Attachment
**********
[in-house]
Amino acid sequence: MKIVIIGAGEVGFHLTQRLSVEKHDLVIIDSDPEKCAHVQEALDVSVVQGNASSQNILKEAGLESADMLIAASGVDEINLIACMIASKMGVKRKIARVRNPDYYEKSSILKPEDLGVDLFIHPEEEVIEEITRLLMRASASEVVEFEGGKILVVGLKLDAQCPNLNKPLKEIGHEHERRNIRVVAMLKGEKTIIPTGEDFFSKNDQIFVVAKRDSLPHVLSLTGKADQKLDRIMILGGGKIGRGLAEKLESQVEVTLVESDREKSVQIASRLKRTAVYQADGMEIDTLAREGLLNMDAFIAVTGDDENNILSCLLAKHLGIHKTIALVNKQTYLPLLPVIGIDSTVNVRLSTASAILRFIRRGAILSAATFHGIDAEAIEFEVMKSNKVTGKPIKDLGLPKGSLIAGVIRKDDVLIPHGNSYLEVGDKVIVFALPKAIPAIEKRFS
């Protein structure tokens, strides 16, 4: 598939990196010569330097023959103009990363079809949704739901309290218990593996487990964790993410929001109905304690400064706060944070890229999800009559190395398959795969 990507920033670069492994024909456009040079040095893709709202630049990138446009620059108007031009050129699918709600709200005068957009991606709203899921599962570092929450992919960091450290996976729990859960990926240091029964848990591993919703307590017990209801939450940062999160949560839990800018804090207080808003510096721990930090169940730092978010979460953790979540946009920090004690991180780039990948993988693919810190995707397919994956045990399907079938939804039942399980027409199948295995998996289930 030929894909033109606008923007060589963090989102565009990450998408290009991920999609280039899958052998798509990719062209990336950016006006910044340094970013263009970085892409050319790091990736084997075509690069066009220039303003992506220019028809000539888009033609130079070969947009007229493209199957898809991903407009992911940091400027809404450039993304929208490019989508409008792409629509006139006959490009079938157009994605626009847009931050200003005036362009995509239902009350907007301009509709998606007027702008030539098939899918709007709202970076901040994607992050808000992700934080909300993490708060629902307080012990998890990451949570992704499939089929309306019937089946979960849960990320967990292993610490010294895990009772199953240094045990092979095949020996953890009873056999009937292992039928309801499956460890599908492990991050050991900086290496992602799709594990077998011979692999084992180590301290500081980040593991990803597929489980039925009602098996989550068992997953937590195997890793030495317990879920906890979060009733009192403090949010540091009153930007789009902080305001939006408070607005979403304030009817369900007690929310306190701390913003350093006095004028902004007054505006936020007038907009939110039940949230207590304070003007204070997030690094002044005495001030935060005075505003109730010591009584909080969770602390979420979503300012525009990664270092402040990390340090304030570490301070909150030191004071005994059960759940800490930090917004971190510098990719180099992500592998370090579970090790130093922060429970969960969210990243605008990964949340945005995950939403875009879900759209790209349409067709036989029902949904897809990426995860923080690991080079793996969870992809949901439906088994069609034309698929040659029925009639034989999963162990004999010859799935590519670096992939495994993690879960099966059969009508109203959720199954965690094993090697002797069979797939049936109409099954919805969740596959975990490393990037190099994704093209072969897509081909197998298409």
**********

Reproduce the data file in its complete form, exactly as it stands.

[in-house]
Amino acid sequence: MKIVIIGAGEVGFHLTQRLSVEKHDLVIIDSDPEKCAHVQEALDVSVVQGNASSQNILKEAGLESADMLIAASGVDEINLIACMIASKMGVKRKIARVRNPDYYEKSSILKPEDLGVDLFIHPEEEVIEEITRLLMRASASEVVEFEGGKILVVGLKLDAQCPNLNKPLKEIGHEHERRNIRVVAMLKGEKTIIPTGEDFFSKNDQIFVVAKRDSLPHVLSLTGKADQKLDRIMILGGGKIGRGLAEKLESQVEVTLVESDREKSVQIASRLKRTAVYQADGMEIDTLAREGLLNMDAFIAVTGDDENNILSCLLAKHLGIHKTIALVNKQTYLPLLPVIGIDSTVNVRLSTASAILRFIRRGAILSAATFHGIDAEAIEFEVMKSNKVTGKPIKDLGLPKGSLIAGVIRKDDVLIPHGNSYLEVGDKVIVFALPKAIPAIEKRFS
């Protein structure tokens, strides 16, 4: 598939990196010569330097023959103009990363079809949704739901309290218990593996487990964790993410929001109905304690400064706060944070890229999800009559190395398959795969 990507920033670069492994024909456009040079040095893709709202630049990138446009620059108007031009050129699918709600709200005068957009991606709203899921599962570092929450992919960091450290996976729990859960990926240091029964848990591993919703307590017990209801939450940062999160949560839990800018804090207080808003510096721990930090169940730092978010979460953790979540946009920090004690991180780039990948993988693919810190995707397919994956045990399907079938939804039942399980027409199948295995998996289930 030929894909033109606008923007060589963090989102565009990450998408290009991920999609280039899958052998798509990719062209990336950016006006910044340094970013263009970085892409050319790091990736084997075509690069066009220039303003992506220019028809000539888009033609130079070969947009007229493209199957898809991903407009992911940091400027809404450039993304929208490019989508409008792409629509006139006959490009079938157009994605626009847009931050200003005036362009995509239902009350907007301009509709998606007027702008030539098939899918709007709202970076901040994607992050808000992700934080909300993490708060629902307080012990998890990451949570992704499939089929309306019937089946979960849960990320967990292993610490010294895990009772199953240094045990092979095949020996953890009873056999009937292992039928309801499956460890599908492990991050050991900086290496992602799709594990077998011979692999084992180590301290500081980040593991990803597929489980039925009602098996989550068992997953937590195997890793030495317990879920906890979060009733009192403090949010540091009153930007789009902080305001939006408070607005979403304030009817369900007690929310306190701390913003350093006095004028902004007054505006936020007038907009939110039940949230207590304070003007204070997030690094002044005495001030935060005075505003109730010591009584909080969770602390979420979503300012525009990664270092402040990390340090304030570490301070909150030191004071005994059960759940800490930090917004971190510098990719180099992500592998370090579970090790130093922060429970969960969210990243605008990964949340945005995950939403875009879900759209790209349409067709036989029902949904897809990426995860923080690991080079793996969870992809949901439906088994069609034309698929040659029925009639034989999963162990004999010859799935590519670096992939495994993690879960099966059969009508109203959720199954965690094993090697002797069979797939049936109409099954919805969740596959975990490393990037190099994704093209072969897509081909197998298409």